Approaches in IMC to Minimums
We all have reasons keeping us from the airport to stay at our best or even improve our skills in actual or simulated instrument conditions. Whether it’s money, time, or both, many pilots fall victim to losing instrument currency and proficiency to one or more of these things. So how great would it be if we could not only shoot a realistic approach in the comfort of our own home but could also train in more difficult scenarios than we’d be comfortable with in real life? For example, let’s say your personal minimums are the traditional 1,000ft AGL to start, but over time you’d like to lower that, especially at your home airport. Well, how do you do that safely? Or better yet, what if you could go practice the approach a few times at the airport you’re going to take your friends and family to next month? All these reasons make having an at-home flight simulator to stay instrument proficient a no-brainer.
Practicing on your flight simulator with software like Pilot Edge to mimic ATC communications drastically increases the realism. This is very pertinent to be confident and comfortable when shooting an approach to a new airport. If you pair that with shooting that approach to minimums in IMC a few times on your sim, you’ll be an incredibly prepared pilot when it’s time for the real thing. Also, you could even practice in intense environments like at night time or when there is a heavy crosswind on the approach. Overall, drilling these approaches beyond your personal minimums is a great way to safely and confidently lower them over time.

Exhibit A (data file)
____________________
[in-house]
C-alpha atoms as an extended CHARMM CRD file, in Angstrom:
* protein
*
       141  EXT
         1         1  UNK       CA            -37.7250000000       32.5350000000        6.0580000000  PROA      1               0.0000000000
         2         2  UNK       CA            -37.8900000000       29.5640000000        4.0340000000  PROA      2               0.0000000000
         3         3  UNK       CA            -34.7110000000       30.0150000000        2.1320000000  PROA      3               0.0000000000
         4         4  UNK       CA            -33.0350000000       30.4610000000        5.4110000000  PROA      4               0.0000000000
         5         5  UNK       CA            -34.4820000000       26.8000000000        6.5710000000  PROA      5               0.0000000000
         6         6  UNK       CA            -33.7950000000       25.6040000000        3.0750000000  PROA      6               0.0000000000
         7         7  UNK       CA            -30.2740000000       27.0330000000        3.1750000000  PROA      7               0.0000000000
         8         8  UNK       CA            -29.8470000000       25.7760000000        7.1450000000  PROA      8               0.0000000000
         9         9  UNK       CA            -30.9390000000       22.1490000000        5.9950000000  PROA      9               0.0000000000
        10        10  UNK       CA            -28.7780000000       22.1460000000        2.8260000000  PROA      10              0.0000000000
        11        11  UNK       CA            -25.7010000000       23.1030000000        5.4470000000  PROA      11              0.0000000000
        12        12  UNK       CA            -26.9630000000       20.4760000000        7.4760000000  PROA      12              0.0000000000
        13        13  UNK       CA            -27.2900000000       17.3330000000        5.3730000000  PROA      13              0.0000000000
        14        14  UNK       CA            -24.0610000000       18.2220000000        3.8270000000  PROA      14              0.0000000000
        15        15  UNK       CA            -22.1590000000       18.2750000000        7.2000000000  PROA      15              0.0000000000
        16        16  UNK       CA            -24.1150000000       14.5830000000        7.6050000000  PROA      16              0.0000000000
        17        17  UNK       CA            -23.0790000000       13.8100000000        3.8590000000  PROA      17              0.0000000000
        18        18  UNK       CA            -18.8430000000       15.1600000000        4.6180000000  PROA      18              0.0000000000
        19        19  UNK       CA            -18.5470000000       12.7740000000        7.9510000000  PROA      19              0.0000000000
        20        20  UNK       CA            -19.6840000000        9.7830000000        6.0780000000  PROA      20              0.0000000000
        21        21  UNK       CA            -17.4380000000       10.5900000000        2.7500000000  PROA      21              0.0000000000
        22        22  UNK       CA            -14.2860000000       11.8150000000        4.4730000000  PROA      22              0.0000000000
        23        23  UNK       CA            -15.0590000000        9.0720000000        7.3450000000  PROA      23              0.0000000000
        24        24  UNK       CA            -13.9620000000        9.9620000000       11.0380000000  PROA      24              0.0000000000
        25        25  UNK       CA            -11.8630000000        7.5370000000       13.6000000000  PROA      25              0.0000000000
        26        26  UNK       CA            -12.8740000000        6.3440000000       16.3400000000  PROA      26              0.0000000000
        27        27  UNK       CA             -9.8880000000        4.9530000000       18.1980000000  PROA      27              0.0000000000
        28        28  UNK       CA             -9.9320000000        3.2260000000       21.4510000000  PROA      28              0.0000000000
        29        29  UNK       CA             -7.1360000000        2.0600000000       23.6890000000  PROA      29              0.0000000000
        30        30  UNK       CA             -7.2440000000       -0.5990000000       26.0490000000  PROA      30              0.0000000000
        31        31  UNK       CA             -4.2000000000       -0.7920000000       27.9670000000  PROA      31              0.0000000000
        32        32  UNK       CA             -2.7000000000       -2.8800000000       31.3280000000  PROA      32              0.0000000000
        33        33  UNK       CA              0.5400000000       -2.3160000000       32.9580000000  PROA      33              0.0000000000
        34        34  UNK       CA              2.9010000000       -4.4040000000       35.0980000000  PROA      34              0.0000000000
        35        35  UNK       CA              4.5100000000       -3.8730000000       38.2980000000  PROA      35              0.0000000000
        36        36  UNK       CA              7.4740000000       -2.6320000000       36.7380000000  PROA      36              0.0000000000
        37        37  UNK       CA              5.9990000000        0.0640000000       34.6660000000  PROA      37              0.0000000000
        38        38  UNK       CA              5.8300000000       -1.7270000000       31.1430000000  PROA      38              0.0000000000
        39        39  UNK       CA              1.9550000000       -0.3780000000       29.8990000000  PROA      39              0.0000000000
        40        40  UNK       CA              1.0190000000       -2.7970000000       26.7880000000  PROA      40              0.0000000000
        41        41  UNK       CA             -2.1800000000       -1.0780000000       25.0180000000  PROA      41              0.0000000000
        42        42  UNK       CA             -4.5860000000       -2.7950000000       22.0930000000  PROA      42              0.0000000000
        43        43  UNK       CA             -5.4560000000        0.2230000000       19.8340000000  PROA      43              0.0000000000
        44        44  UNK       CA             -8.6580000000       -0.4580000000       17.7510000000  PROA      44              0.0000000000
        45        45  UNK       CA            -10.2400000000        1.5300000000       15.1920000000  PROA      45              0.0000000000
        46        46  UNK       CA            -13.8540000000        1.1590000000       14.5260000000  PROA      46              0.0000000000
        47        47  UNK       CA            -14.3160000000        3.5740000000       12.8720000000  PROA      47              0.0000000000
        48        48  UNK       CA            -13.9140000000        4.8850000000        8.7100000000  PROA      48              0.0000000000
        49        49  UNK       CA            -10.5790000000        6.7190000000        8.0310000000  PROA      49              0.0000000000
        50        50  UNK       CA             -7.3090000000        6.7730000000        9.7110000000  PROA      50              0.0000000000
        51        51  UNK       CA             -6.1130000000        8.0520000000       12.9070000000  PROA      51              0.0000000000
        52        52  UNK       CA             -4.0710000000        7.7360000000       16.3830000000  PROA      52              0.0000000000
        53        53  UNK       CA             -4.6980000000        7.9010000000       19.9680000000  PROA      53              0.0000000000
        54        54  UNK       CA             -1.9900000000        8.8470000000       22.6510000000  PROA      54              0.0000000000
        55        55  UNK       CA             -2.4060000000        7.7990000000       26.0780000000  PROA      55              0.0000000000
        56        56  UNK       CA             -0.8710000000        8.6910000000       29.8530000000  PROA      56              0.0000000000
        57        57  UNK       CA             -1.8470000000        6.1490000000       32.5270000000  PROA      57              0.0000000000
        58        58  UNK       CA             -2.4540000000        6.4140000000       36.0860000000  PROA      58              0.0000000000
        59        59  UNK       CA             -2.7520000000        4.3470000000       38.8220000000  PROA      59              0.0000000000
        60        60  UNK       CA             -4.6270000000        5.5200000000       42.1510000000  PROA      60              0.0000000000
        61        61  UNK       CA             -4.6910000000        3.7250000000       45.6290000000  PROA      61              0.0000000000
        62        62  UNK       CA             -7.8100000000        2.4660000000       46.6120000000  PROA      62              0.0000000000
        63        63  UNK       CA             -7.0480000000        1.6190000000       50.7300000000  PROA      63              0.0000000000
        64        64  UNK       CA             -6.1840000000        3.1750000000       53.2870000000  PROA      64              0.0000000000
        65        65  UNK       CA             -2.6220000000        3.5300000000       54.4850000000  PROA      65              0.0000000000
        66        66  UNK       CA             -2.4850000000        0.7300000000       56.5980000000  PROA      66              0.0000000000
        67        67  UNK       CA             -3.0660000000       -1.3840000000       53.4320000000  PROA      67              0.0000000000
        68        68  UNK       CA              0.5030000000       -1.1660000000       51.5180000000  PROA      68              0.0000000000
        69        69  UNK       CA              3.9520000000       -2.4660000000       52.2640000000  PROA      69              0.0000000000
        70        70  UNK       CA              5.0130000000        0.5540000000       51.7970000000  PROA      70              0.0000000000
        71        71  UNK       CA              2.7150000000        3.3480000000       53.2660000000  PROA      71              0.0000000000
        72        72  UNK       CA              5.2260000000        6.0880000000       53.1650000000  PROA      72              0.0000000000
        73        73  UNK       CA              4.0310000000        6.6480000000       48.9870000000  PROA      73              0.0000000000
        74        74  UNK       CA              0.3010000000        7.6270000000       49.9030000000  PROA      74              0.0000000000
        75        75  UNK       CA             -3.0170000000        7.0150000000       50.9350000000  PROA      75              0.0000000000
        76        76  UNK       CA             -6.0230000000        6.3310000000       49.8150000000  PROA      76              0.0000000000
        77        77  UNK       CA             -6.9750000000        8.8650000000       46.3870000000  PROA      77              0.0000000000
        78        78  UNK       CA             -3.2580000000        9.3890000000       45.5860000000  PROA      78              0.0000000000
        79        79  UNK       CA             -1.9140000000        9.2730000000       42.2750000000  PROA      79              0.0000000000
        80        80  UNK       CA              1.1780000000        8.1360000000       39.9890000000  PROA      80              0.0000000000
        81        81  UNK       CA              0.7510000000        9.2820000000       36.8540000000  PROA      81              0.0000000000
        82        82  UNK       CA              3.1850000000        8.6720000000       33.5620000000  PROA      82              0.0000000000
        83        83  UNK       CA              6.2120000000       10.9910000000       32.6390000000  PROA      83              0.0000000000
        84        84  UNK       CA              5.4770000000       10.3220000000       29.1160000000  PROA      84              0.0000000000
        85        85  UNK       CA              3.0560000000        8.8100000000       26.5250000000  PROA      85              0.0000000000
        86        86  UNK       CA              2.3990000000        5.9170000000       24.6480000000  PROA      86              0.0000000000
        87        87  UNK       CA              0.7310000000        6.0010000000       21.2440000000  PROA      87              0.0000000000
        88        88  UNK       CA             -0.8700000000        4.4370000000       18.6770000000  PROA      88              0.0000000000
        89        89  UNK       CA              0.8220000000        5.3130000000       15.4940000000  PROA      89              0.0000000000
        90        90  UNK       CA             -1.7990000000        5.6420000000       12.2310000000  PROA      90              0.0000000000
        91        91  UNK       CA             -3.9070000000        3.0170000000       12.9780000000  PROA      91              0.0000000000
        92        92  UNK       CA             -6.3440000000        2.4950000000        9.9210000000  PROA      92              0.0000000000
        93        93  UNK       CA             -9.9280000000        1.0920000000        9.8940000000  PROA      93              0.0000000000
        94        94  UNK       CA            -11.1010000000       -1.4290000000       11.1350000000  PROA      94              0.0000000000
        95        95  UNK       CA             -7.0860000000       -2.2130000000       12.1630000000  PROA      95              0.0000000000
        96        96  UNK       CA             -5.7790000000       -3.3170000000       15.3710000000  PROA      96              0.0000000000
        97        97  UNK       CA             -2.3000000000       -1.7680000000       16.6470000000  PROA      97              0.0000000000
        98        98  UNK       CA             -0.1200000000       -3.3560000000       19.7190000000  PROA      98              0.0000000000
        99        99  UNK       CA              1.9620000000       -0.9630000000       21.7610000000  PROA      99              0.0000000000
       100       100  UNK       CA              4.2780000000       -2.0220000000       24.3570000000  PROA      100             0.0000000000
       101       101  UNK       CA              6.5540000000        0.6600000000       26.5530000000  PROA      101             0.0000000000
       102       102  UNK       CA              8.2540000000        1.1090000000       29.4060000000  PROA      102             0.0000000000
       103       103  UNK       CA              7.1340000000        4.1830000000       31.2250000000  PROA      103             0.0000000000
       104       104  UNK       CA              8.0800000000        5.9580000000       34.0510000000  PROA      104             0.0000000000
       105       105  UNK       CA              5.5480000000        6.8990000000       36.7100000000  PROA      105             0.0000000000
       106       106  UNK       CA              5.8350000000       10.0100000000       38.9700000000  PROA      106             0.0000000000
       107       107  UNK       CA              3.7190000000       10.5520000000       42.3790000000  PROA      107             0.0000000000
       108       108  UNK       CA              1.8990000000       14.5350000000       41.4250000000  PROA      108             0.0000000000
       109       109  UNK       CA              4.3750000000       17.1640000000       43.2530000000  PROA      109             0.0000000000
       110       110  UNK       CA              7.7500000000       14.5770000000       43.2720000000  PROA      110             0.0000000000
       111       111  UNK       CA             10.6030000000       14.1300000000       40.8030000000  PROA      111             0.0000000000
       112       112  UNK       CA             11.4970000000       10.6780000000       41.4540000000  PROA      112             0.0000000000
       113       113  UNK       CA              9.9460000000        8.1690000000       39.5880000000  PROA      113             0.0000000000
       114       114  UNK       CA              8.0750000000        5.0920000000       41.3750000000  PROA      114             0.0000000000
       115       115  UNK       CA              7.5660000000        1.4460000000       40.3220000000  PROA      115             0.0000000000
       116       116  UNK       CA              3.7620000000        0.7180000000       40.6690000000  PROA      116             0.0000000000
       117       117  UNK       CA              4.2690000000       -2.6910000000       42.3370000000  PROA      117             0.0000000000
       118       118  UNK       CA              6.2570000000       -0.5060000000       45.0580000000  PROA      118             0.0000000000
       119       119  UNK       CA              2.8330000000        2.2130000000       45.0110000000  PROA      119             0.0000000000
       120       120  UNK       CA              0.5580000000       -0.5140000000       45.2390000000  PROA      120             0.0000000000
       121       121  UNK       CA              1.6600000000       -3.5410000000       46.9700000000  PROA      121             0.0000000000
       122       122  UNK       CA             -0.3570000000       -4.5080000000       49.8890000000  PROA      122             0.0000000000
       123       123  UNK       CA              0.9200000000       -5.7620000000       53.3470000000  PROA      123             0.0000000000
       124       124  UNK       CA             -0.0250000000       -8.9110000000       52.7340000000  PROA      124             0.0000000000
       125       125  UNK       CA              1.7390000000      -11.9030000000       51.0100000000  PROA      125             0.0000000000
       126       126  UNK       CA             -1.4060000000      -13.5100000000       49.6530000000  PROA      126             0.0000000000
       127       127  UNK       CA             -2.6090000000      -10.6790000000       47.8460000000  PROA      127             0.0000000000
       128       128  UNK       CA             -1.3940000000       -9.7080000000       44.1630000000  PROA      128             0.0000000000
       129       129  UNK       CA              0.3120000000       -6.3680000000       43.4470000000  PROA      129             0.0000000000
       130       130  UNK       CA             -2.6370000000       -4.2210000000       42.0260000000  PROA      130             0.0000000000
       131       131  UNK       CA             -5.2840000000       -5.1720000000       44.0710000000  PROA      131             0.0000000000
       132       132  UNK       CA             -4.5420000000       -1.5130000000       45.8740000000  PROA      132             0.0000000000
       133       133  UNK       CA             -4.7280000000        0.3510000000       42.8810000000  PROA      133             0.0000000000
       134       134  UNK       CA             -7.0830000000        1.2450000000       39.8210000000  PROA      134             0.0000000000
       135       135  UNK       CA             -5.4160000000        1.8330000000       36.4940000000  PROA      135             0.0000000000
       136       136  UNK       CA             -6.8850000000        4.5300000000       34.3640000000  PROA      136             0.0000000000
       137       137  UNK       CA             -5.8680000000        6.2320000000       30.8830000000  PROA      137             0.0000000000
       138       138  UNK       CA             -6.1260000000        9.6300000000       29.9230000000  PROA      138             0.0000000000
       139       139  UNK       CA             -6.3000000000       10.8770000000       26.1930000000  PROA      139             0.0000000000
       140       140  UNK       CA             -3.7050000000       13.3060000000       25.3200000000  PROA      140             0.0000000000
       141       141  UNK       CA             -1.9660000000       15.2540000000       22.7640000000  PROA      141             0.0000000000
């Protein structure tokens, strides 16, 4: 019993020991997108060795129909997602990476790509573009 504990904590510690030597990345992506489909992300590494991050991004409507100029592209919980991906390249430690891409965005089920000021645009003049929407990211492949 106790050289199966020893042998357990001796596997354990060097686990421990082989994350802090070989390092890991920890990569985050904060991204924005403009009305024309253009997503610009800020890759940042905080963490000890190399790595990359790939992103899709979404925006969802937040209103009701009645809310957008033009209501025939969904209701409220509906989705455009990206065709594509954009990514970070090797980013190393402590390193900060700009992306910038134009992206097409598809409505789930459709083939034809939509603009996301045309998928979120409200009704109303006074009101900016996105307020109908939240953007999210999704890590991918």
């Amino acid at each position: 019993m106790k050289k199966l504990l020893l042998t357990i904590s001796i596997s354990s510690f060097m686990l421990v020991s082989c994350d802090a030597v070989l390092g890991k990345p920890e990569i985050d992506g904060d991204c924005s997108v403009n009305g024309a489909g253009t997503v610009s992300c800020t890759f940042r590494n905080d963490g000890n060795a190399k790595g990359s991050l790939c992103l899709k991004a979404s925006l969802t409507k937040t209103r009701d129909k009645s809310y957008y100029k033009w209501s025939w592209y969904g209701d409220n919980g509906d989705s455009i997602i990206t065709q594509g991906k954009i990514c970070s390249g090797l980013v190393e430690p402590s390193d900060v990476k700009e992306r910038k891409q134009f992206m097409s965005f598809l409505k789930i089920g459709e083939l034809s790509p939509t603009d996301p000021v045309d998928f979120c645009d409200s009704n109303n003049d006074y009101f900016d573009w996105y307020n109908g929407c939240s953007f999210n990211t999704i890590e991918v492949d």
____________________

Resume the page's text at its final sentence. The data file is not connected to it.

Have you ever wanted to try out the autopilot in the flight school or club plane, but you were too intimidated to press any buttons for fear of what the plane might do or that you might mess something up? So what do we traditionally do? Well, reading the AFM or quick reference guide that’s required to be located in the plane is a great place to start, but it’s a lot like reading about working out. We can read and watch videos all we want, but the only way to get better is to actually go to the gym. So that’s why having a realistic flight simulator with the exact replica of the autopilot you’d be using is invaluable. It will help you get the mistakes out in a low-risk environment without the fear of the airplane or your instructor freaking out.
Also, autopilots can and do fail. There have been many accidents and incidents due to the auto-pilot becoming disconnected or non-functional due to pilot error or not. That said, it’s imperative to practice your autopilot becoming inoperative in different scenarios. That way, you can be ready to quickly determine in the real airplane if the AP has failed, what to do, and then proceed to hand fly it safely. We recommend you go practice your climbs, turns, descents, VFR with the autopilot, then do some AP coupled IFR approaches to get comfortable with it. Then once you are comfortable, begin incorporating failures into your training.